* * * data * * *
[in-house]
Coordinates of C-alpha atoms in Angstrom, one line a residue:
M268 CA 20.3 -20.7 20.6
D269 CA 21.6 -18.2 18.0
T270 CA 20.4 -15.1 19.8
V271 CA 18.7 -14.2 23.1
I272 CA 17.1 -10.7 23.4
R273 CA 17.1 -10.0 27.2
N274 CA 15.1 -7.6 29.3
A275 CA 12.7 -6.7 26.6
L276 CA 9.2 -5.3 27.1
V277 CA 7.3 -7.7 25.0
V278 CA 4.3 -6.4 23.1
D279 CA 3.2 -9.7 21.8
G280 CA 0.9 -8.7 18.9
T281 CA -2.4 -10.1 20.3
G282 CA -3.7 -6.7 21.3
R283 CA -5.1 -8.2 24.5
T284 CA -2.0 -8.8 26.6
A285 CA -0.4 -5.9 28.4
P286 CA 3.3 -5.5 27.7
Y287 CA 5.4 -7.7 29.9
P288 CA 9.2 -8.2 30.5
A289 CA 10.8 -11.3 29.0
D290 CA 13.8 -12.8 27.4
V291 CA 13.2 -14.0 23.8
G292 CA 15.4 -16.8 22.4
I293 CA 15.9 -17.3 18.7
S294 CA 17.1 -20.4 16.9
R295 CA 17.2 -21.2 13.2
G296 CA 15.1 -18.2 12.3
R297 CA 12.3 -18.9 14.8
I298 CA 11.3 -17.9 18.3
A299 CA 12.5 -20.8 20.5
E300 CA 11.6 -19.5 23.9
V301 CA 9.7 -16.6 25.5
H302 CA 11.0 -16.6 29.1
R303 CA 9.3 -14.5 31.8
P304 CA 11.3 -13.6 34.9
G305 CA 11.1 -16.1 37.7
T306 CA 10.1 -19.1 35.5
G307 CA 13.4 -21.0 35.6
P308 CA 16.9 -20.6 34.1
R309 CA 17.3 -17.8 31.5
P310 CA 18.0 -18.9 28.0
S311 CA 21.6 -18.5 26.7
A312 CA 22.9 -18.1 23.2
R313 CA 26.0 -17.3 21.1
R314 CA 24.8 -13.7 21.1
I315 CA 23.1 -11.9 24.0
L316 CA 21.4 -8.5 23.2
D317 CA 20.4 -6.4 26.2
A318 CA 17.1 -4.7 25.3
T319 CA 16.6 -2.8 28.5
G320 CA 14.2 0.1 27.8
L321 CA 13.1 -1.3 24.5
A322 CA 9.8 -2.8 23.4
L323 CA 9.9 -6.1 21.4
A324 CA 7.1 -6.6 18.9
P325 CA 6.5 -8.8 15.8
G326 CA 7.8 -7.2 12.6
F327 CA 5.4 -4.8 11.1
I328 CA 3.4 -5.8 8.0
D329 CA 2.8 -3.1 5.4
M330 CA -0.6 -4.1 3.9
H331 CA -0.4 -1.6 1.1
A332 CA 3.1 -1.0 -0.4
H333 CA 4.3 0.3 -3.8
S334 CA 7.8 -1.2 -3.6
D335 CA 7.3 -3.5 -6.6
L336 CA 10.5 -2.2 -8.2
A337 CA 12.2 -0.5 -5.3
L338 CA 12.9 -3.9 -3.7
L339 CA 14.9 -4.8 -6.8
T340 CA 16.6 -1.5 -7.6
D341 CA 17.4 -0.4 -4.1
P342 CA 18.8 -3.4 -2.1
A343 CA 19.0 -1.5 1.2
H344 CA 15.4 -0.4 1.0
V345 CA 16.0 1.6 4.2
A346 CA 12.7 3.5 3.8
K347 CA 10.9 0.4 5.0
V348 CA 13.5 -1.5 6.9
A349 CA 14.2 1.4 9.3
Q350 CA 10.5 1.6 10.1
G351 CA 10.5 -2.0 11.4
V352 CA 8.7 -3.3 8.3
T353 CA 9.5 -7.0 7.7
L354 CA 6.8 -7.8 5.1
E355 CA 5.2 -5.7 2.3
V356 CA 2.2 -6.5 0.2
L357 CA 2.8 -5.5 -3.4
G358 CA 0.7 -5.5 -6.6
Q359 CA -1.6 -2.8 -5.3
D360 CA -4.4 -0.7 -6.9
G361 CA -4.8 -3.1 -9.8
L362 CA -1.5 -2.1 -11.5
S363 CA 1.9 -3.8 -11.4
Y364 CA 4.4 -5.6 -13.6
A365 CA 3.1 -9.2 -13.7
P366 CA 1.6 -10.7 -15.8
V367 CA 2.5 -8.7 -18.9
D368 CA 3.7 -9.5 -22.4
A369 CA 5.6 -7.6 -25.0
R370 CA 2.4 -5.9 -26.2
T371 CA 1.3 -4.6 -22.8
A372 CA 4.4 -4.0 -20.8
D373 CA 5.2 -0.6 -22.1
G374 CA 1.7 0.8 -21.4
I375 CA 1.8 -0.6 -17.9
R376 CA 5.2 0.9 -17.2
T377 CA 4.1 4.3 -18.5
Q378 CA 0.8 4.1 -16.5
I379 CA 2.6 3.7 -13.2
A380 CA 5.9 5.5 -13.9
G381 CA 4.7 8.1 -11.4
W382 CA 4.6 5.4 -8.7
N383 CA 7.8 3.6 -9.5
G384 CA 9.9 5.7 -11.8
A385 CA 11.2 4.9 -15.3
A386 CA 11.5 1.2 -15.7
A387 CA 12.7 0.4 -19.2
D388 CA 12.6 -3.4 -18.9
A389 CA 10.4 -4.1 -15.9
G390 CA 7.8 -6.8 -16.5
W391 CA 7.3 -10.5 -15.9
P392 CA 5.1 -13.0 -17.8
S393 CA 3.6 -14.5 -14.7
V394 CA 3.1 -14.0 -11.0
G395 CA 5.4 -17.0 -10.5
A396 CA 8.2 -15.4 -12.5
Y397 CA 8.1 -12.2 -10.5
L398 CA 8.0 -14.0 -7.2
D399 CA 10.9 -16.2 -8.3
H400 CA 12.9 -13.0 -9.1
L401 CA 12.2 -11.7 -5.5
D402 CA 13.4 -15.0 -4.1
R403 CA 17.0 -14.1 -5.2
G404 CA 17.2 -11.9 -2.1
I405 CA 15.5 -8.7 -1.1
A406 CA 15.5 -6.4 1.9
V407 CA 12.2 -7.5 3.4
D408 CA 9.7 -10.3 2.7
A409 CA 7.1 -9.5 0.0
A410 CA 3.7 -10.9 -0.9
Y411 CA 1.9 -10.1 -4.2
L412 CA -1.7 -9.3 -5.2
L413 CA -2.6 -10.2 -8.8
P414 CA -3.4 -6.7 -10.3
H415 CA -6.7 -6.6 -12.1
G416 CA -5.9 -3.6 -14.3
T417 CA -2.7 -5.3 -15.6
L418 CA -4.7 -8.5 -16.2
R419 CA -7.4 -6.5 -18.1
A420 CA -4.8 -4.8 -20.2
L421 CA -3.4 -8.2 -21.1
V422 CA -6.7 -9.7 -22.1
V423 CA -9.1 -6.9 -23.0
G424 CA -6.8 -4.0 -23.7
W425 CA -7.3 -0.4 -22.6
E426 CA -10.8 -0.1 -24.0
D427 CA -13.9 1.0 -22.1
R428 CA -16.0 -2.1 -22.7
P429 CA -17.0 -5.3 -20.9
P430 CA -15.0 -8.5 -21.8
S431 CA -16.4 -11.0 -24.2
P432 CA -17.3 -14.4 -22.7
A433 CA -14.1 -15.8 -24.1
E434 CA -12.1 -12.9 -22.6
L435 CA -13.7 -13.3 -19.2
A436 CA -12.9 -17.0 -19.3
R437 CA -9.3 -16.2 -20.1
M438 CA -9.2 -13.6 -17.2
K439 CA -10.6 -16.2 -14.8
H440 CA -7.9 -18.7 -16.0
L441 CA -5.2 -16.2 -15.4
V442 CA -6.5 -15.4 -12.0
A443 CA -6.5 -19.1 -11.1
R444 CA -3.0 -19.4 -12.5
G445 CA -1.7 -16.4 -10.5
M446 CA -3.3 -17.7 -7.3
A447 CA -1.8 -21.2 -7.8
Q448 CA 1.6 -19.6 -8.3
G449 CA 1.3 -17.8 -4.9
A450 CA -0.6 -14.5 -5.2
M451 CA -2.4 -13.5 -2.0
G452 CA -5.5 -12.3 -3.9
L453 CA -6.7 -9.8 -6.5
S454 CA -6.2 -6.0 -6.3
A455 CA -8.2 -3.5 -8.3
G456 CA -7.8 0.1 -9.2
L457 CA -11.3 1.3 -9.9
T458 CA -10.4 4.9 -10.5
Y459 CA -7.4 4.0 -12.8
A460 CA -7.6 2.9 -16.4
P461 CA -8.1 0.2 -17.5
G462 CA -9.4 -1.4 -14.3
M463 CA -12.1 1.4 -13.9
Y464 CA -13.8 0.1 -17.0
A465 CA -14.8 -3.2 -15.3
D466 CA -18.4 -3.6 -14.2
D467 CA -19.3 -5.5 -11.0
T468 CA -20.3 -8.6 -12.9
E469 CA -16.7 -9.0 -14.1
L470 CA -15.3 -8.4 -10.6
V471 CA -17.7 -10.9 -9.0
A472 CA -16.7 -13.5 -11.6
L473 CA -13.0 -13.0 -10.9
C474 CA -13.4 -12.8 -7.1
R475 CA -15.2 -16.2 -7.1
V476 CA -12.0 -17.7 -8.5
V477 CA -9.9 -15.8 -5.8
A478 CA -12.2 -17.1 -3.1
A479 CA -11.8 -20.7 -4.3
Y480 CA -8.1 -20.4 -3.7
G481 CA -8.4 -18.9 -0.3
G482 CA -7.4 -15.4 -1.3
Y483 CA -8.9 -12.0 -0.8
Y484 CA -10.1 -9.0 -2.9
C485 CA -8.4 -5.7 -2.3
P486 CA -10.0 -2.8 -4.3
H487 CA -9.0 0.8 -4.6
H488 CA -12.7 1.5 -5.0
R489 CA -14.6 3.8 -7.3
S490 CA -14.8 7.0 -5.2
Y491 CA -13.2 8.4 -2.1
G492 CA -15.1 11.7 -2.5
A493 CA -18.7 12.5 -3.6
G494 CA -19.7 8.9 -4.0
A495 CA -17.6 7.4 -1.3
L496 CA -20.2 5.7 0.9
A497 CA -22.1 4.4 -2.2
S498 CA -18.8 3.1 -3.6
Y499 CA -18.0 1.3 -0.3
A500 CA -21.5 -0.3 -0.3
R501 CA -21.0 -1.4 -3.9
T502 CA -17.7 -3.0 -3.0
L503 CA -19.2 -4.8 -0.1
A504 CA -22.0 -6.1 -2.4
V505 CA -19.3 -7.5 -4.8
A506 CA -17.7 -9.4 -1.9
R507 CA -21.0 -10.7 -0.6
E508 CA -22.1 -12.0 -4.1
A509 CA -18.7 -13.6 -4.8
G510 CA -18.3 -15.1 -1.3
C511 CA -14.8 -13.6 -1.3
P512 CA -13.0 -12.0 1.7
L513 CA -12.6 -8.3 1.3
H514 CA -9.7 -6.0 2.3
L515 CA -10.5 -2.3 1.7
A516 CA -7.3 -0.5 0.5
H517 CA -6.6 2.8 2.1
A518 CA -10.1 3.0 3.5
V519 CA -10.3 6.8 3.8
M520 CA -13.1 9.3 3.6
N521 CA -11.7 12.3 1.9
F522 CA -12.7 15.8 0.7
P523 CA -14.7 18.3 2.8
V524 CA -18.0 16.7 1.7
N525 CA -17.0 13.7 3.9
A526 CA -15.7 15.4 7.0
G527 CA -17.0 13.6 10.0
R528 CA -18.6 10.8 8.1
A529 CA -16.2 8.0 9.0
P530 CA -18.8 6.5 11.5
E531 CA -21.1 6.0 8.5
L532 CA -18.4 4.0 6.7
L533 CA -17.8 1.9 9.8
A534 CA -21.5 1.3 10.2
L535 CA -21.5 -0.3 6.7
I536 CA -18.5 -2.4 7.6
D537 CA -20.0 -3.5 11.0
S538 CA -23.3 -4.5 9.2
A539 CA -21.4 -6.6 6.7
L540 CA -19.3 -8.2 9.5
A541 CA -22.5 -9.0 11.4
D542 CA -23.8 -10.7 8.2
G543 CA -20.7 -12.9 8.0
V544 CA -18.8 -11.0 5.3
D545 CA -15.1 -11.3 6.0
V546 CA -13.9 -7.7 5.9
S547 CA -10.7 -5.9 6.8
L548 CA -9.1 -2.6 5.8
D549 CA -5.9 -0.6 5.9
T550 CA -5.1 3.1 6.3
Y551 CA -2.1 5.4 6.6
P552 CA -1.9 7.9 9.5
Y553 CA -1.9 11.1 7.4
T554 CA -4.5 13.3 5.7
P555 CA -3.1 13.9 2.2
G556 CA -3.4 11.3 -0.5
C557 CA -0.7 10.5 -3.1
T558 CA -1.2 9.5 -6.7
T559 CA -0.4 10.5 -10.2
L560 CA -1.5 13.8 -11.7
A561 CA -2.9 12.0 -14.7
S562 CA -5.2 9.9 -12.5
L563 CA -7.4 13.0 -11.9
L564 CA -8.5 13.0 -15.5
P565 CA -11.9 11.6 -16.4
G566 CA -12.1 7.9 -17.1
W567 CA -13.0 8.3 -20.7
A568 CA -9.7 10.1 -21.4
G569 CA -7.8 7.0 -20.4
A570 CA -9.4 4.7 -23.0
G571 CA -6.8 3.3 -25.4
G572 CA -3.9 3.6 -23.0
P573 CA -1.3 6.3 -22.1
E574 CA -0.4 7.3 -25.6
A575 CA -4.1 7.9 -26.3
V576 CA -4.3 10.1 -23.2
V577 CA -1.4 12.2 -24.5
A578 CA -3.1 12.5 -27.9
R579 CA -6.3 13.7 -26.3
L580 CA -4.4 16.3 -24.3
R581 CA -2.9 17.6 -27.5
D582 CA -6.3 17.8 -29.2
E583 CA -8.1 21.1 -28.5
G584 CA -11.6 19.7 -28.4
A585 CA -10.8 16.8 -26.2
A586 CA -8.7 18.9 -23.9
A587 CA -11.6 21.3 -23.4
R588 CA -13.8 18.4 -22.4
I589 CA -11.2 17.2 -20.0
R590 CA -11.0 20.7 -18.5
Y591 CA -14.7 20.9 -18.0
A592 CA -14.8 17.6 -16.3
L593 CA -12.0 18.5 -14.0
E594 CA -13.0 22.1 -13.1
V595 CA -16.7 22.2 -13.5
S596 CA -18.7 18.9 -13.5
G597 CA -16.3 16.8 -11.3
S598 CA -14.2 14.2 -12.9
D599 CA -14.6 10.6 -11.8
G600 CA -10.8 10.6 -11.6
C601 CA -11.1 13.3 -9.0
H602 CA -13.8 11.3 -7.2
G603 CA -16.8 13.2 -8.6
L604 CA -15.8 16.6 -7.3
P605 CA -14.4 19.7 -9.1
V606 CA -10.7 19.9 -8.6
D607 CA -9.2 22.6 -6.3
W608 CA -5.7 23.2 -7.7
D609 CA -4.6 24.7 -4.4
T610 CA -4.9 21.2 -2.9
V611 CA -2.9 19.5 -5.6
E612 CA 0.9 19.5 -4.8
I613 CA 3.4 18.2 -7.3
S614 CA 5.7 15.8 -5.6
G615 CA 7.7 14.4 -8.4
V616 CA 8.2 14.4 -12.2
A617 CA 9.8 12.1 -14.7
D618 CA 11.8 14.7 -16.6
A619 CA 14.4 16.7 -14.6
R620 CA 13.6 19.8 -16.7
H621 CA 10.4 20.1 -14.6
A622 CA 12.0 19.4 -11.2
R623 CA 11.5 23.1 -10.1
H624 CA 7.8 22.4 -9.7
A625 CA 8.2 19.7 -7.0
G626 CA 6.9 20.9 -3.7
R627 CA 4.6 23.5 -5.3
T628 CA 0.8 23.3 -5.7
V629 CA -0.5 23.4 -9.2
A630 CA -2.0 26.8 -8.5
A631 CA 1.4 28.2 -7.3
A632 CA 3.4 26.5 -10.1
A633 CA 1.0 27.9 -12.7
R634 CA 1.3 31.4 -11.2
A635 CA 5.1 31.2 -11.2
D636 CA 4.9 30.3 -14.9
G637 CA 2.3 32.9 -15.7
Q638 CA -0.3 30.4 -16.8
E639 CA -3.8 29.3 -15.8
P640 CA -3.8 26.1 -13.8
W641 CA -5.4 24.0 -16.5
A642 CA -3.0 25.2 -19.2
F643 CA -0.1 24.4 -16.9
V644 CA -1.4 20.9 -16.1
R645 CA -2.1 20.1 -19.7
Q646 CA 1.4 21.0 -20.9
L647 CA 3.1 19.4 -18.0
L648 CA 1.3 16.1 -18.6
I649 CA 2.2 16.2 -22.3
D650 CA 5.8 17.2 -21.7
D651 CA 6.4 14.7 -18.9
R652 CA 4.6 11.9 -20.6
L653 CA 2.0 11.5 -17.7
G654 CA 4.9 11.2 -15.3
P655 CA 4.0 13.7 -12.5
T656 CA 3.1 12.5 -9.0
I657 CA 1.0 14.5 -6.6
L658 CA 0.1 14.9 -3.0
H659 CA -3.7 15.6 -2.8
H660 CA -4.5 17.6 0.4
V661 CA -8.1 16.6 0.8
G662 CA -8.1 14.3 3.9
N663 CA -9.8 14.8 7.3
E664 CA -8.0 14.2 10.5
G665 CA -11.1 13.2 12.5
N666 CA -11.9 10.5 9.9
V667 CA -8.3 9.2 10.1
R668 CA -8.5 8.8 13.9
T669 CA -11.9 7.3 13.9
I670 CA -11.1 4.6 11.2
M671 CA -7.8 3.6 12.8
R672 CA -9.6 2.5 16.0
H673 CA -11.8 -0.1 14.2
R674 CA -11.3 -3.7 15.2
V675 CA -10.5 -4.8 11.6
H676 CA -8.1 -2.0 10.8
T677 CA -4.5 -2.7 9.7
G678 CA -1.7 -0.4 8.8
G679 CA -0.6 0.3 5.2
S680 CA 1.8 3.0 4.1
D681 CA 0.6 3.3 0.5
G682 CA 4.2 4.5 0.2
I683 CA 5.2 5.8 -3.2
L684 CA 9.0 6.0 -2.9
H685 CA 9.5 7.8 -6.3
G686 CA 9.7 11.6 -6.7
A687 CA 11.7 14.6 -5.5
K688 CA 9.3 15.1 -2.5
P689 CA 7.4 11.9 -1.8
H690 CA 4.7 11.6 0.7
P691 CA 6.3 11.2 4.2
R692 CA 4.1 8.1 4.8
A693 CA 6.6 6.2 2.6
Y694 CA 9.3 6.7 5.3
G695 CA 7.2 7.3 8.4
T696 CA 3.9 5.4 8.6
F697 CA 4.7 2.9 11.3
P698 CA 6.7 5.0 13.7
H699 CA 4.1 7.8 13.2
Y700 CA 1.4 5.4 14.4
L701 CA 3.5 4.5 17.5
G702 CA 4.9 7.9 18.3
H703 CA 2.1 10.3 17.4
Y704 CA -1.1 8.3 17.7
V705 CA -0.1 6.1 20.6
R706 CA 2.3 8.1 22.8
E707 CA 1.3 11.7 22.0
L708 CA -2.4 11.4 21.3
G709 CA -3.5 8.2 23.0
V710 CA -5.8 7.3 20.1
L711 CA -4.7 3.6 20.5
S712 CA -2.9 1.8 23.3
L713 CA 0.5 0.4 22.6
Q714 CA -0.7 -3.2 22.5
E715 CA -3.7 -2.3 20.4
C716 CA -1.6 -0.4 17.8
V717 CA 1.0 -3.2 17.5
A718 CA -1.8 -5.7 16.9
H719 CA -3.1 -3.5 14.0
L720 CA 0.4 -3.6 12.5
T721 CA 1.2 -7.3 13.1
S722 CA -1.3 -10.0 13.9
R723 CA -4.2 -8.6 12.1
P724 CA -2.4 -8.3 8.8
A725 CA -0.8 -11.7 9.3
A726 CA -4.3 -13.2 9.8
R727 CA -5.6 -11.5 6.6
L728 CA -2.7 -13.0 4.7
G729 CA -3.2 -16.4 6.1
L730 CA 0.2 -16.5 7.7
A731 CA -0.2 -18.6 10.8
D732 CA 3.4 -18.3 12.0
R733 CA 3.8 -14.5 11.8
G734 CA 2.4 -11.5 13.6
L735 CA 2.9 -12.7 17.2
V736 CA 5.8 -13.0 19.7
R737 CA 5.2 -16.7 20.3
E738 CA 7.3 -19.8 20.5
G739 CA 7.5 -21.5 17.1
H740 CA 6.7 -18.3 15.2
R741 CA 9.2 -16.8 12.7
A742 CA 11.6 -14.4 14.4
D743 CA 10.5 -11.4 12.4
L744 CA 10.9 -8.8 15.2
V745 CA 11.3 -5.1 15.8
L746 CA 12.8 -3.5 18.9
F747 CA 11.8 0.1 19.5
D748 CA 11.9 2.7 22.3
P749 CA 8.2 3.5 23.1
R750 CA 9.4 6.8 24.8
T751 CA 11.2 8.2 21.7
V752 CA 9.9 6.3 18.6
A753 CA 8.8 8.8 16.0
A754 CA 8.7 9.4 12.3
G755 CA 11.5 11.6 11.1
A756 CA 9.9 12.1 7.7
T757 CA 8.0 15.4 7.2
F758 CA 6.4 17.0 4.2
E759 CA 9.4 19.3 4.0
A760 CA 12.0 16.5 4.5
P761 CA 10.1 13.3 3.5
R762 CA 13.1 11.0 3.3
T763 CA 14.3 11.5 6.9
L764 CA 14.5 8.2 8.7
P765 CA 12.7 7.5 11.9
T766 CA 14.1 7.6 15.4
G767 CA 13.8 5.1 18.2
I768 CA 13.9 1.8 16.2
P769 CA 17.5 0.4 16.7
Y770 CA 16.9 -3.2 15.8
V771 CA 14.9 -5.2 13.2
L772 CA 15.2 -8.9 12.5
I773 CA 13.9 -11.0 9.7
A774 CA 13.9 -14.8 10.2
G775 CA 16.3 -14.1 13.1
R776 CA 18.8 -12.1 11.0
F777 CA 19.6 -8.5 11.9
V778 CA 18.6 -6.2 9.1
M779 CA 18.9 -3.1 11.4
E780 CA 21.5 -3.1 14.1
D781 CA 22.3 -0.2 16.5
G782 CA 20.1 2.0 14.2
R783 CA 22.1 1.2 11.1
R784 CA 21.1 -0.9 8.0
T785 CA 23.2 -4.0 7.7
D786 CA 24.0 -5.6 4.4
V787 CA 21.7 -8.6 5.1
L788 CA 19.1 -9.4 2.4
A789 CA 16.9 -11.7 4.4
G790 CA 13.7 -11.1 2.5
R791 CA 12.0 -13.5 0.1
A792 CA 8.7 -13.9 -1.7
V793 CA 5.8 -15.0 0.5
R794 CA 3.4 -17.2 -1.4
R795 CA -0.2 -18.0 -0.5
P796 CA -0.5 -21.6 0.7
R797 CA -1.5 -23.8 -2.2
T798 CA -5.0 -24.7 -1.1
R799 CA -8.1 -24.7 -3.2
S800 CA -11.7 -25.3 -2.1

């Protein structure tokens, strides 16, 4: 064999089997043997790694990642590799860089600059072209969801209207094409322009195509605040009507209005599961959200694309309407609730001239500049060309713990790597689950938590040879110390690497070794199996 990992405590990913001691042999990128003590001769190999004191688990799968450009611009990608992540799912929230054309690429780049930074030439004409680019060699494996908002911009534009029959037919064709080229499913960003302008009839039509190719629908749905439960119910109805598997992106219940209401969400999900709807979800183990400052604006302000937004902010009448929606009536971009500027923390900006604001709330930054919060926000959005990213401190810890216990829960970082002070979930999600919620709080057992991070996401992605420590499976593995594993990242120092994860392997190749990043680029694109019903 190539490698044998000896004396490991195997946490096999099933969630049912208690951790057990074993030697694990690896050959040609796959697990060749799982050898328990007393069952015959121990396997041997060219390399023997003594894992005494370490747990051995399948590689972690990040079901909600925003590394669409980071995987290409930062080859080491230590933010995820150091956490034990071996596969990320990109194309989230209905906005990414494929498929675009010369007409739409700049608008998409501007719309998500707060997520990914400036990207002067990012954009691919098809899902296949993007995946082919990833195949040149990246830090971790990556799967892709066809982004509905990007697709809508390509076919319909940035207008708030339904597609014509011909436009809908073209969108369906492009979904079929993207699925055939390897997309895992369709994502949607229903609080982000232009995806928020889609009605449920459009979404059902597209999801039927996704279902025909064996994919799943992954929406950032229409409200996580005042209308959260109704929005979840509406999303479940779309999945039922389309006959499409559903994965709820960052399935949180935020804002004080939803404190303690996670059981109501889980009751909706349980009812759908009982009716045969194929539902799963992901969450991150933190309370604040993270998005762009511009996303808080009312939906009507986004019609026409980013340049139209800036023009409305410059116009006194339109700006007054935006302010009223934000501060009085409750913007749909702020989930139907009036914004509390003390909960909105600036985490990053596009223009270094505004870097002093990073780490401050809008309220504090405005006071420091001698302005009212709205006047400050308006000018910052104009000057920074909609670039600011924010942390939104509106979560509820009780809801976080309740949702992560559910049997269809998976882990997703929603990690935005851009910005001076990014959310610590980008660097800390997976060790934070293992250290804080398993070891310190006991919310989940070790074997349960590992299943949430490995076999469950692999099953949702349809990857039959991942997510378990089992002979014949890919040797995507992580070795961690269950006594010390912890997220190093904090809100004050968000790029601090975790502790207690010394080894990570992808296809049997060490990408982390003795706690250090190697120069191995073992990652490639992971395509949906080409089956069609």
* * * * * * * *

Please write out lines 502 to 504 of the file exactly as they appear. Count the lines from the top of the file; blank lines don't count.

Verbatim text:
G767 CA 13.8 5.1 18.2
I768 CA 13.9 1.8 16.2
P769 CA 17.5 0.4 16.7